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Hawkish Feminism: Germany’s Foreign Policy Entanglement

At the heart of Germany's foreign policy dilemma lies a divisive conundrum that one often faces when thinking about international relations from a feminist perspective – is violence inevitable to achieve peace?

In an effort to inspire members of the European Council, Germany’s Foreign Minister, Annalena Baerbock, recently expressed the need to “stand up and fight for” the “soul of Europe.” The minister’s appeal reflects Germany’s newfound commitment to expand and upgrade their military capabilities in a manner unseen since World War II. However, Baerbock has also vowed to reshape the way her country carries out diplomacy by introducing a Feminist Foreign Policy (FFP). Her attempt to reconcile a feminist diplomatic project with a belligerent impetus to reinforce the military raises questions about the sincerity and viability of making Germany’s foreing relations ‘feminist.’

 

Germany is not the first country to introduce FFP. In 2014, Sweden introduced their own framework aiming to address the "barriers to gender equality." Similarly, Canada has also pledged to develop a feminist approach that understands the empowerment of women and girls as the most 'effective' means to "eradicate poverty."[1] Other countries, such as France, Luxembourg, Mexico, Spain, and Colombia, have followed suit and committed to developing policies through a gendered lens. However, what does it mean to address international challenges through a feminist perspective? How do rhetorical commitments translate into meaningful actions?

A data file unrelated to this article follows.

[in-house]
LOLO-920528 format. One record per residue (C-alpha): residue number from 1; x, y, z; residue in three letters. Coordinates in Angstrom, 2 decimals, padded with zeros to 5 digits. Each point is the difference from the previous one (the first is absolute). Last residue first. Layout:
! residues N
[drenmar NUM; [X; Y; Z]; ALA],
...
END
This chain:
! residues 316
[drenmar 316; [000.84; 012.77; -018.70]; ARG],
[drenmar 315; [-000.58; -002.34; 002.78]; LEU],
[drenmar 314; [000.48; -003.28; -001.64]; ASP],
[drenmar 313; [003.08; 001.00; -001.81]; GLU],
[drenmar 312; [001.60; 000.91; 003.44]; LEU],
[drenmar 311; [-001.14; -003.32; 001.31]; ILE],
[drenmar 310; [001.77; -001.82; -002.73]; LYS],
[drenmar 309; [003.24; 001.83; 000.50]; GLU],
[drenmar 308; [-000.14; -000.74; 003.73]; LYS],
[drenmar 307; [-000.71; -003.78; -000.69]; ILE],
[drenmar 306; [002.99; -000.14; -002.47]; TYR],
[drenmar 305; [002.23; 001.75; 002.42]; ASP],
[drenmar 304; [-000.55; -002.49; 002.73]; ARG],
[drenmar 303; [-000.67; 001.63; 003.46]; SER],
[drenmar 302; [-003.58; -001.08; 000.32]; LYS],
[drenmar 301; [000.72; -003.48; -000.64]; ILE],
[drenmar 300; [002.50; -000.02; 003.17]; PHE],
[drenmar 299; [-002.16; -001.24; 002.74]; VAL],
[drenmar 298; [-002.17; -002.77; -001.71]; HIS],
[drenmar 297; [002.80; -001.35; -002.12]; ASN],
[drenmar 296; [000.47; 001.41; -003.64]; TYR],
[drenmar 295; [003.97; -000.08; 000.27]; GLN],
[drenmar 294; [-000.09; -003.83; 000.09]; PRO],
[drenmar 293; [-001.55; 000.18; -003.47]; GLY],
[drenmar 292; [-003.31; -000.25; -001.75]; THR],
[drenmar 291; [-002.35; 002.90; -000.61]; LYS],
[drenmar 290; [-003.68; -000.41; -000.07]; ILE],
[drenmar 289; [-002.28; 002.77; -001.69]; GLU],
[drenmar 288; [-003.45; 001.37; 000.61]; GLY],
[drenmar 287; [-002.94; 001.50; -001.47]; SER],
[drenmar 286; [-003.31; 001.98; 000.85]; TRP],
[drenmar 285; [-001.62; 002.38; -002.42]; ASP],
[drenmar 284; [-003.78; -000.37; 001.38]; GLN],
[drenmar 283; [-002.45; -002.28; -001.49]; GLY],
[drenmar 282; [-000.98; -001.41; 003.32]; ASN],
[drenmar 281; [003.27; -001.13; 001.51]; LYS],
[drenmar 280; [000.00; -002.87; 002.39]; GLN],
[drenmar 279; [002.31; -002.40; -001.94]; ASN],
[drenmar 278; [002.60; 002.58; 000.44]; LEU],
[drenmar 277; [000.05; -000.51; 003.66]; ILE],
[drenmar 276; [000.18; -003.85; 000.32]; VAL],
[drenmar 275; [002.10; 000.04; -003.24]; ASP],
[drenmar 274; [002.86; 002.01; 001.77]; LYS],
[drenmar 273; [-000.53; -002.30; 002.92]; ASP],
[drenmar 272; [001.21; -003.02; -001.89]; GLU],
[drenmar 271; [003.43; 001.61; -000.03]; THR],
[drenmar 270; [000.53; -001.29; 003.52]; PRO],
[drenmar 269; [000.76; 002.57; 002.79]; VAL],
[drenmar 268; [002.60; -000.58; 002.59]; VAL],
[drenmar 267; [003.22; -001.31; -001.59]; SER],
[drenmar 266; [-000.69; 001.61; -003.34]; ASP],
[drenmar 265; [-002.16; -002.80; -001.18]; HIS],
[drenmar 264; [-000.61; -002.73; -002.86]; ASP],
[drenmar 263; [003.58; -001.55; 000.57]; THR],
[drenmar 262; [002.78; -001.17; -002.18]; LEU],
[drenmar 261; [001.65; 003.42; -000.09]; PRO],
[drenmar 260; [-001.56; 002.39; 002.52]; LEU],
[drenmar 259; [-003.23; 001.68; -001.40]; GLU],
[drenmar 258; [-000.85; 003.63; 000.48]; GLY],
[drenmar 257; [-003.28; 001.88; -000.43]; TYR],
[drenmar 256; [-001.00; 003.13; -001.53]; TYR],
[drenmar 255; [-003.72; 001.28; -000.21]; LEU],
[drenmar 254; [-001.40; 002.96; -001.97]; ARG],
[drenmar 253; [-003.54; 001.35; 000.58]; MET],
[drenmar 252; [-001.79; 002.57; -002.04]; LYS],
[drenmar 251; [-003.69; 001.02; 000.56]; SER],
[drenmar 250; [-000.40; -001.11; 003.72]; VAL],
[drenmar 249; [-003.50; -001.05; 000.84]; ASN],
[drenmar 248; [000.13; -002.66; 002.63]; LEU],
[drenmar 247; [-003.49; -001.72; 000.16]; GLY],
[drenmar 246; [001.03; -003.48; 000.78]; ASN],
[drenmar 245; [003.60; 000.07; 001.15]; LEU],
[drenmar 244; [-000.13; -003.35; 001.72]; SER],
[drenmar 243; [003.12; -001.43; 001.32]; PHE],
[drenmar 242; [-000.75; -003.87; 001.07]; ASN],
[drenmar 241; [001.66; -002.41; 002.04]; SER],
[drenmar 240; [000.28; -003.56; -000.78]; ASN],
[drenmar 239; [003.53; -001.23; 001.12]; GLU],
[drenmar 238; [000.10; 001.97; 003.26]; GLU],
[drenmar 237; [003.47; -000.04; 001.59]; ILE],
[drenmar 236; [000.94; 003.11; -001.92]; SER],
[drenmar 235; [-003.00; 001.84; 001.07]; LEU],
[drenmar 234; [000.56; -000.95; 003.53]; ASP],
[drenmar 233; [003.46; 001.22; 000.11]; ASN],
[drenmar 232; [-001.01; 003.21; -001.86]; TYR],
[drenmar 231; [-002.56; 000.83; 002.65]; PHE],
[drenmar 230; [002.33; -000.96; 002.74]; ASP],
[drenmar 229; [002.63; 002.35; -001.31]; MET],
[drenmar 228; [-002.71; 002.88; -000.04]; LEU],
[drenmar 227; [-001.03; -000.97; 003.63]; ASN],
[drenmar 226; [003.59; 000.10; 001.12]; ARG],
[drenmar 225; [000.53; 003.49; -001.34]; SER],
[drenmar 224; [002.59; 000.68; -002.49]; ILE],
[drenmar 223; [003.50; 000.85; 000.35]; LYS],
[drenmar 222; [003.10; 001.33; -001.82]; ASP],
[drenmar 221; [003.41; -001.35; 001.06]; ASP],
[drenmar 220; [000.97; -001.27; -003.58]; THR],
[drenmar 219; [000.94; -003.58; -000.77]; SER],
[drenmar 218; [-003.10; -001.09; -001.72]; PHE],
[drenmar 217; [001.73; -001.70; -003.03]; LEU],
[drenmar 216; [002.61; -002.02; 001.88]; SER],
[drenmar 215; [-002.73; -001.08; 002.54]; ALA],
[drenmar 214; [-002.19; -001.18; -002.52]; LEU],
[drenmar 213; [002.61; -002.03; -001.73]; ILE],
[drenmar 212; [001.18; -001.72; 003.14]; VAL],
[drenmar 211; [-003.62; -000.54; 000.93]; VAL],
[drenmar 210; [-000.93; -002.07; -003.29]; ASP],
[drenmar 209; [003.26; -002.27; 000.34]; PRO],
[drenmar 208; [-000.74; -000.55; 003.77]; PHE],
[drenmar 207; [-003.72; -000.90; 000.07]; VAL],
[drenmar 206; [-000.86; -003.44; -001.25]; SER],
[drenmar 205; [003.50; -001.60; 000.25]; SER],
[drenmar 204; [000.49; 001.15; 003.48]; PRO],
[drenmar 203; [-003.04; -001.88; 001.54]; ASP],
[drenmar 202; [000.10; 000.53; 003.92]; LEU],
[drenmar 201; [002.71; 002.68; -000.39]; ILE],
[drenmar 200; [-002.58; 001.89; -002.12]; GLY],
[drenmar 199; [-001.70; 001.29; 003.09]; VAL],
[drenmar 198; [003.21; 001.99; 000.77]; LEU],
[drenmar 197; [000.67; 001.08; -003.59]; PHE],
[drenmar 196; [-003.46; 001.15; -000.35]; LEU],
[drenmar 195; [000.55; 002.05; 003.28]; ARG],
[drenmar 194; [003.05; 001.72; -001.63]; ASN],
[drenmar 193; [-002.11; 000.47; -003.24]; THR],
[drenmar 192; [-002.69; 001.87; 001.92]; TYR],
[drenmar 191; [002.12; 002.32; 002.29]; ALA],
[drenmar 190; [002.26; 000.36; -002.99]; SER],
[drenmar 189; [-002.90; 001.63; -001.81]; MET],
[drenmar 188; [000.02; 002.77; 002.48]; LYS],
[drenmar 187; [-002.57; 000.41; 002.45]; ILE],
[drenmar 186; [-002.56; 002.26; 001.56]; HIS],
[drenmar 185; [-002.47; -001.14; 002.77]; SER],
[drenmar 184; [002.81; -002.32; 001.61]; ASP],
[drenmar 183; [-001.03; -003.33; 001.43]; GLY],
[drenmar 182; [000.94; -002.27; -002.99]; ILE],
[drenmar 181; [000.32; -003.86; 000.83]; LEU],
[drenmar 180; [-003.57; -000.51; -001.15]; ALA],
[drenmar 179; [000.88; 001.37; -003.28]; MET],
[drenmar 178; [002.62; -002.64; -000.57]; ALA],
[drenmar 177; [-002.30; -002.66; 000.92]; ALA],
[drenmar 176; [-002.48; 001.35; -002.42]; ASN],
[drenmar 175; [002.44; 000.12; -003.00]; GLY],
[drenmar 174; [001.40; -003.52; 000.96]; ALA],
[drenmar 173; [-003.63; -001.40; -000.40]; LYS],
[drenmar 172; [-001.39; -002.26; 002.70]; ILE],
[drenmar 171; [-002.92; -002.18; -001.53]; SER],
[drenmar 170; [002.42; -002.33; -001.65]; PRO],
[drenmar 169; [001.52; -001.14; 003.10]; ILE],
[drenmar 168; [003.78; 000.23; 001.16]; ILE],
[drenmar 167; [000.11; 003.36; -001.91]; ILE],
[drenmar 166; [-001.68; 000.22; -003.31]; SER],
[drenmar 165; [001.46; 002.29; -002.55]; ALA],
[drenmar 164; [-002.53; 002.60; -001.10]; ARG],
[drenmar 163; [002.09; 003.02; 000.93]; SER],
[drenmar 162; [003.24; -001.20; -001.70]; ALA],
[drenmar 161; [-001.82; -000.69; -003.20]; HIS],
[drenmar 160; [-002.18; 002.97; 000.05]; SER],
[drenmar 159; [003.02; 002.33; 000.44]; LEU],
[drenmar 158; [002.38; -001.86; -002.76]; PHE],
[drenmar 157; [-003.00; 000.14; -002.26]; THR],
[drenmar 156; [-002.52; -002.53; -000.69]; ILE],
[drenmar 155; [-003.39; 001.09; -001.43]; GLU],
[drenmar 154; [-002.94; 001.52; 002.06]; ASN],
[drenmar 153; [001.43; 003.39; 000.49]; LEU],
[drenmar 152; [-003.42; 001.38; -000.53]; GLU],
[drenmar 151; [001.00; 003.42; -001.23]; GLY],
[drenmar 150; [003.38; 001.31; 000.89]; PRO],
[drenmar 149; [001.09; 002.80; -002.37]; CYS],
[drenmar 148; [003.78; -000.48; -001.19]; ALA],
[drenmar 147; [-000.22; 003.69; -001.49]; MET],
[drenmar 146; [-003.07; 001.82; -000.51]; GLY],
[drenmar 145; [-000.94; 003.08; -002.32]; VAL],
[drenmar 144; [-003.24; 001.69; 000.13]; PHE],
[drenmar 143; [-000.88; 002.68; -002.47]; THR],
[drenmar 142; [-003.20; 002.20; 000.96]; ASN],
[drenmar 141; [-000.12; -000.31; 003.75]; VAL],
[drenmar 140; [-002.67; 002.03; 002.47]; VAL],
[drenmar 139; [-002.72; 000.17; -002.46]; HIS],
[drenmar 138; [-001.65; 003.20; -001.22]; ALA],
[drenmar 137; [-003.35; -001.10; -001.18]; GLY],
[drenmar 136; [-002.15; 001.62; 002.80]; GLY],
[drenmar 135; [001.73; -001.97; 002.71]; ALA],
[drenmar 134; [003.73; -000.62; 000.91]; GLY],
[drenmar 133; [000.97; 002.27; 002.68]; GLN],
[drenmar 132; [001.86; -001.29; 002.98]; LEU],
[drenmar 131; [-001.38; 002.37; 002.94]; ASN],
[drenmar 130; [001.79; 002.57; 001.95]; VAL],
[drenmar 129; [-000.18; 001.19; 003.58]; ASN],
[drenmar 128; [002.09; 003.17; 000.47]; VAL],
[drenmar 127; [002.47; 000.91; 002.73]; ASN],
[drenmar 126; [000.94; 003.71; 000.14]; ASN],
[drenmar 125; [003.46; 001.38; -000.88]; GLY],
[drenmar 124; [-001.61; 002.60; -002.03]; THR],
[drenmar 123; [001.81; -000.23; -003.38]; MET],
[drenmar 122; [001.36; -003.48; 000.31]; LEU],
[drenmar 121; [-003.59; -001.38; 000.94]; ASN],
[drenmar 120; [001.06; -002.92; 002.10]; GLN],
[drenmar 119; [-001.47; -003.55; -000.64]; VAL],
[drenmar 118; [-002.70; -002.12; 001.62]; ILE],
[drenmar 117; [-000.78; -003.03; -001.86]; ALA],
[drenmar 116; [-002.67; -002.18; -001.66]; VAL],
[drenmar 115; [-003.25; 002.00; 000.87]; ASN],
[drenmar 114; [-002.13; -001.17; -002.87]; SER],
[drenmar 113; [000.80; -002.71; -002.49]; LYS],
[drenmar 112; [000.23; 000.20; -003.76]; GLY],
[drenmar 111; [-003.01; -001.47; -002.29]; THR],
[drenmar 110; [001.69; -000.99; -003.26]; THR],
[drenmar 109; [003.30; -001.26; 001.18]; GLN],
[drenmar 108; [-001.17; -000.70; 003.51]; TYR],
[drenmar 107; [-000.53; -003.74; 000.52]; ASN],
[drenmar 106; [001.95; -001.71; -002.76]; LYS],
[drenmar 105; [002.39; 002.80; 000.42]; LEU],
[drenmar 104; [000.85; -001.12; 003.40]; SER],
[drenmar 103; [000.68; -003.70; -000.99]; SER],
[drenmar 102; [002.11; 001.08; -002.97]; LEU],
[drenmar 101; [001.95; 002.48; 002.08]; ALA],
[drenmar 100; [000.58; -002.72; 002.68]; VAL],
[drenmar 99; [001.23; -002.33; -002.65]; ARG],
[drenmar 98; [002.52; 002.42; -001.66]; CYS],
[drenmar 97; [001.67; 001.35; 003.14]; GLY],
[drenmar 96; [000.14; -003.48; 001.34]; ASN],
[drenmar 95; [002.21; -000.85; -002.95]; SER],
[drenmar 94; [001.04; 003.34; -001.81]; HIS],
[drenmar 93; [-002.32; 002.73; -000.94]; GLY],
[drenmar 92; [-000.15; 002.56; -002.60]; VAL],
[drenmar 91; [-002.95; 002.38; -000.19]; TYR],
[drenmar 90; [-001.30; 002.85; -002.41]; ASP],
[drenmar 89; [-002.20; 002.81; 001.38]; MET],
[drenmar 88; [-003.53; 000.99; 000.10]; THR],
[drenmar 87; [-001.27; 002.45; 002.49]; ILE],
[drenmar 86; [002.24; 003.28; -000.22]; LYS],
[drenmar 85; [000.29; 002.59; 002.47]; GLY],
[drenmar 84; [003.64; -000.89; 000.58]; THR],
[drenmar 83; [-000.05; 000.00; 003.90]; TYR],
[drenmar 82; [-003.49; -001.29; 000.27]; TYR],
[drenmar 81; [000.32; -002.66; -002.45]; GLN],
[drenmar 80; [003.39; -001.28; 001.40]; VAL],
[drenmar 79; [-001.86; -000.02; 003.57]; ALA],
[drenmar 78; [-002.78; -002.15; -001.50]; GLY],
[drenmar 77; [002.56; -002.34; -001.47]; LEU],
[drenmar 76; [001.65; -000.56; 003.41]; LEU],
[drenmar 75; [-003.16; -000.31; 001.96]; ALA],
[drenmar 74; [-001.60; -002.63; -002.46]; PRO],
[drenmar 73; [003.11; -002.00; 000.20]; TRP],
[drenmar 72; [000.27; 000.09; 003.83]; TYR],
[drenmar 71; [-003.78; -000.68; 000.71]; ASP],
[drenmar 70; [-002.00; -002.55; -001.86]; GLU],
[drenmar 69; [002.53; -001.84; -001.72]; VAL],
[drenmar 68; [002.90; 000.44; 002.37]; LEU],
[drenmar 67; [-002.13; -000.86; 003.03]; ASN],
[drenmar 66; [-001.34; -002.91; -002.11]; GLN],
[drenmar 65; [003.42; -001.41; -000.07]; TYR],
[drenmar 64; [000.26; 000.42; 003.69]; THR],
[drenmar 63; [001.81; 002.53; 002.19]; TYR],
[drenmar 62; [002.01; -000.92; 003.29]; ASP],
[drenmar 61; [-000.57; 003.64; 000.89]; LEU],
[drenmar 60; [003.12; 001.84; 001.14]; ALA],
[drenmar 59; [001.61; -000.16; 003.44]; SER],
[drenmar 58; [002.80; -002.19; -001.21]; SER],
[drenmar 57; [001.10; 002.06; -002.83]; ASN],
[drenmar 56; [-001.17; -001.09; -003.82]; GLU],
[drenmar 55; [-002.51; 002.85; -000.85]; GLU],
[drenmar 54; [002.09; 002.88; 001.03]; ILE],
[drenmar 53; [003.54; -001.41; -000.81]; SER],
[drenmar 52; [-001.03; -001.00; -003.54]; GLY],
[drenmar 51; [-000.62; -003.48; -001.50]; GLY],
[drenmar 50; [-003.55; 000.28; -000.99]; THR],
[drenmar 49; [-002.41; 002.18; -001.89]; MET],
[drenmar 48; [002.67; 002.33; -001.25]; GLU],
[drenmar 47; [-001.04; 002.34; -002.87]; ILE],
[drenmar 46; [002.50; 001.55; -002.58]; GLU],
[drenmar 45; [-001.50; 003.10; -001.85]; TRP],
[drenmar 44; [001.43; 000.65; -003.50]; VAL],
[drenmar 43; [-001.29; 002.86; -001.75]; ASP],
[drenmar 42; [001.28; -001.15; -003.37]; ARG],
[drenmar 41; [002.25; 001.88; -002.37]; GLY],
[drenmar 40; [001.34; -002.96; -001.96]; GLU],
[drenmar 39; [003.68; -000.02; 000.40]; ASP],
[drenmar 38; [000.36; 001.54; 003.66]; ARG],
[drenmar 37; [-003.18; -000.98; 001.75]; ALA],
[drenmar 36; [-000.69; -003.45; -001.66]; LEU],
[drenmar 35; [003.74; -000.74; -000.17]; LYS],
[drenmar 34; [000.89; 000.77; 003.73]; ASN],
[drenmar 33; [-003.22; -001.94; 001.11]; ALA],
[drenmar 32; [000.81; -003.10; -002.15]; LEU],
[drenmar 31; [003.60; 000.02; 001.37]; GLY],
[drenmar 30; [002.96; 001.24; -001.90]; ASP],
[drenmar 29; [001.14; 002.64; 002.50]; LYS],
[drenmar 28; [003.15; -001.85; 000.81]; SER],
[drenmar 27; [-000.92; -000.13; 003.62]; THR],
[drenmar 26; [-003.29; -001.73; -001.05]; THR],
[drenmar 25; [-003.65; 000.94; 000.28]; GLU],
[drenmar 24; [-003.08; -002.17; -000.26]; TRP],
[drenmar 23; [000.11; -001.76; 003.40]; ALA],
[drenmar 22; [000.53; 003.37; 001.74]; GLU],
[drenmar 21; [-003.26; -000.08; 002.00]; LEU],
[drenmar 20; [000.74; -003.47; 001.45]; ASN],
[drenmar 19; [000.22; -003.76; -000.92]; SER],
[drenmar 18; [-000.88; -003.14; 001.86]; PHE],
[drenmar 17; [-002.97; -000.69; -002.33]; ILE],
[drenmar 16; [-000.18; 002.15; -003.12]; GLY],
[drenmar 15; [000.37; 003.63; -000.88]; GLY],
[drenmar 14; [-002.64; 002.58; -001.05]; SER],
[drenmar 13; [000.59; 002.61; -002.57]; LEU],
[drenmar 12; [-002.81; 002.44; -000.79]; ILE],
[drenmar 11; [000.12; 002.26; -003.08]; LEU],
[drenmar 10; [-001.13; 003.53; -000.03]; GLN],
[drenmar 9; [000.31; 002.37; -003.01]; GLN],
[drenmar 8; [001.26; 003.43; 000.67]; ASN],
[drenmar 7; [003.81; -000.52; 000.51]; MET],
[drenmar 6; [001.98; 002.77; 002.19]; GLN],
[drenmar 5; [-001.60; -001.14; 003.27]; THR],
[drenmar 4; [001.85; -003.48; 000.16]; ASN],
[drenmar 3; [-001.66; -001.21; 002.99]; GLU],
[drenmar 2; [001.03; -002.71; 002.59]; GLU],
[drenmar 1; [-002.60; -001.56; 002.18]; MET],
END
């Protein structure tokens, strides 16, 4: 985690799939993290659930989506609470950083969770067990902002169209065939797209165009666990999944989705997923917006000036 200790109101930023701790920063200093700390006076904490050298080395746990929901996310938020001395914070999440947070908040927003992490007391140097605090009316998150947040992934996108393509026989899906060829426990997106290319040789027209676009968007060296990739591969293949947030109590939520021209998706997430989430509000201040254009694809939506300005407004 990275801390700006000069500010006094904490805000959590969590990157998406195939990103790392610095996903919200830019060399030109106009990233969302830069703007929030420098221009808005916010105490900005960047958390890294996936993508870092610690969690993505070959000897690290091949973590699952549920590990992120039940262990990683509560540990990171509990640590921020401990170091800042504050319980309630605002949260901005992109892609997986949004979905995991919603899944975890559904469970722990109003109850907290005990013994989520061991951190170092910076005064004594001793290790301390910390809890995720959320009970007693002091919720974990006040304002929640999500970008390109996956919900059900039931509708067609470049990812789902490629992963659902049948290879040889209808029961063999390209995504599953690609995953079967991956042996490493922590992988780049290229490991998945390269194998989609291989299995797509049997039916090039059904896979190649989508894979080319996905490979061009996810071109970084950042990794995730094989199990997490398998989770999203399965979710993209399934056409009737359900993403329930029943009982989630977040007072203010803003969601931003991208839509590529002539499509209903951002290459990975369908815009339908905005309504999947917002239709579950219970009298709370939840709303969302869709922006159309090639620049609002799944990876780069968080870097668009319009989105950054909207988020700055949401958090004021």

As Baerbock explained in a speech earlier this year, the overall focus of FFP is to recognize and examine entrenched power structures that have prevented marginalized voices from being heard. In particular, as outlined by this Federal Foreign Office report, Baerbock's agenda comprises ten guidelines designed to cultivate a 'feminist reflex' in the creation of foreign policy. These include integrating the perspectives of women and marginalized groups into peace and security negotiations, combating sexual and gender-based violence, deploying 100% of Germany's humanitarian assistance in a gender-sensitive manner, confronting reactionary pushback against feminism, recognizing the unequal impact of climate change, building networks to promote the participation of civil society, and a continual evaluation of the Foreign Ministry's internal structure to ensure gender equality, diversity and inclusion. Additionally, Baerbock has pledged to allocate 85% of project funding on a gender-sensitive basis by 2025.

 

So far, it seems as though Germany is getting ready to play a pivotal role in transforming international relations. A field that has been historically fueled by patriarchal, racist, and colonial forces or, as Carol Cohn describes it, “white men in ties discussing missile size,”[2] is now opening its doors to a more diverse set of peoples whose visions of the world drastically deviate from what, up until now, has been the status quo. However, Germany's adoption of FFP has coincided with the country's profound transformation of its security strategy.

 

A few weeks after Baerbock announced her intention to introduce FFP, Germany's chancellor, Olaf Scholz, delivered a groundbreaking speech to parliament (Bundestag). Emboldened by Russia's aggression, Scholz announced a historic turning point in the country's defence policy. The chancellor vowed to invest 100 billion euros to modernize Germany's military and promised to contribute more than 2% of the nation's GDP on defence spending.